December 7, 2014 at 9:40 pm #4279
According to a new study in the Journal of Personality and Social Psychology, unfalsifiability is an important component of both religious and political beliefs. It allows people to hold their beliefs with more conviction, but it also allows them to become more polarized in those beliefs.
We also currently know only a little about how and why people continue to hold a belief in the face of contradictory evidence. Sometimes people argue on the basis of fact, questioning the quality of the evidence against their position, for example.
But it seems that people can also resort to emphasizing unfalsifiable reasons for holding a belief.
they conducted another study on political beliefs. They asked 179 participants about their level of support for President Barack Obama, and then asked them to rate Obama’s performance on five issues: the health of American people, the happiness of American people, foreign policy, job creation, and the housing market. One group was told that the issues of job creation and housing could be objectively determined by evidence, while the other group was never told that Obama’s performance could be assessed with data.
The results showed that unfalsifiability led to polarization of beliefs. Opponents rated Obama’s performance more negatively than supporters, but the difference was larger in those who were never told about the data. This held true across all five issues, even though only two had been earmarked as falsifiable.
This is a very interesting study. I have given this matter a lot of thought. Plausible explanations abound, but little is really understood. I am encouraged that we are looking into this, because our national politics, even our perception of the just and true really is fragmented.
And that is doing all of us no good at all.
Good read again from Ars.December 7, 2014 at 9:56 pm #4280
They note an offensive function inherent in the unfalsifiable. Essentially, this can be summed up with the playful, “God told me he hates socialism”
They also note the results showed that unfalsifiability led to polarization of beliefs. (!!!)
Where there is the threat of data, there is also the threat of being caught out, which reduces the polarization incentive somewhat. This is not well understood yet. (And it should be)
Where it’s falsifiable, they could be shown to be fools, and a worthy opponent, well armed with data, could forge common ground, assuming they are heard.
Where it’s not, game on! Who ever yells the loudest is likely going to win the day.
Interesting, isn’t it?
Suggests to me people want to be right, but they don’t really want to be fools more. And that also sort of points to the dodge list where we do ANYTHING we can to slip out from under that data when we really want our belief, position, policy vision to be the right one, or true, or just the dominant one.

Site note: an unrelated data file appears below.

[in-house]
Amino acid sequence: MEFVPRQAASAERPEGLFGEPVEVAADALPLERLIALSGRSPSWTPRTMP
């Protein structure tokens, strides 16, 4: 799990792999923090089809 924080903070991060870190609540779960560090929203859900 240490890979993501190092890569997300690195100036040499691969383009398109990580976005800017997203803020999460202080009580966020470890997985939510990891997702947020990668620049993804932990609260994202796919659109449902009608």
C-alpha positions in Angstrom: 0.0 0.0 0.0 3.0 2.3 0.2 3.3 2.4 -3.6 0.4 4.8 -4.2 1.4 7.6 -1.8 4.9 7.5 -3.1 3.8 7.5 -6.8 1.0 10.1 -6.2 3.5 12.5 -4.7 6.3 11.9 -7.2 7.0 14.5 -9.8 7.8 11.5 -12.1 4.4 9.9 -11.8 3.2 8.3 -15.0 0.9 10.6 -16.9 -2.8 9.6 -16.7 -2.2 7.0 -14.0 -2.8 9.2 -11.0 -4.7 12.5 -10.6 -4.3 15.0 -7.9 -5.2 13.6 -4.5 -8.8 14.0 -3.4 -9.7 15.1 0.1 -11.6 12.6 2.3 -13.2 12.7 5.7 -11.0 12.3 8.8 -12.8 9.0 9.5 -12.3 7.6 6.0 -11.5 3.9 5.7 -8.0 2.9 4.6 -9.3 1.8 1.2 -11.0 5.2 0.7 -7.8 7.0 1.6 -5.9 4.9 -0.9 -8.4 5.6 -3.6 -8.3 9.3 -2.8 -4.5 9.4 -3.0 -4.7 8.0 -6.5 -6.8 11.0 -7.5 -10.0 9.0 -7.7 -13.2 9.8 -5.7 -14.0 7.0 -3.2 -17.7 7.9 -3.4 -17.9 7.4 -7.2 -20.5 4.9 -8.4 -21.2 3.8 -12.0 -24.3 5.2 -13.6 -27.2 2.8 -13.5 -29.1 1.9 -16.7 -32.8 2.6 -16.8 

I notice I personally have been calling for “fact based, data driven” policy. I started doing that after arriving at a complete loss as to how to proceed with any kind of effective advocacy, and often communication overall.
“The data does not support your policy advocacy” kind of thing. It just hit me as an option to try, so I did.
Maybe this suggests a bit of why. Don’t know, but I do think it’s really interesting!
And they noted a defensive mode which is seen when science is framed in a way that may threaten religious beliefs. The playful, “Because Jesus” can be seen here.
In both the offensive and defensive modes, people took advantage of and exploited the lack of falsifiable information to a greater degree than when they were made aware that falsifiable, as in peer reviewed, scientific information backed or was associated with the statements.
Now, put it together and check this one out!
With this in mind, they conducted a final experiment, again turning to politics. This time, they explored 174 people’s stance on same-sex marriage. All participants read a passage comparing the success of children raised by same-sex and opposite-sex parents. One version of the passage stated that both groups turned out equally well, while the other version stated that children of opposite-sex parents have better outcomes. Participants then rated whether the legality of same-sex marriage and the outcomes for children of same-sex parents are entirely matters of opinion, or entirely matters of fact.
As the researchers predicted, people who supported same-sex marriage, and read the “worse outcomes” passage contradicting their position, answered that these questions were matters purely of opinion. People who were against same-sex marriage and read the “same outcomes” passage also emphasized opinion. Meanwhile, people who had read a passage confirming their viewpoint emphasized fact.
This means that people with both viewpoints retreated to unfalsifiable ideas when their position was threatened by facts.
Wow.December 7, 2014 at 10:13 pm #4283
BTW, the discussion is notable. There are more downvoted to hidden status comments in that one than I have ever seen!
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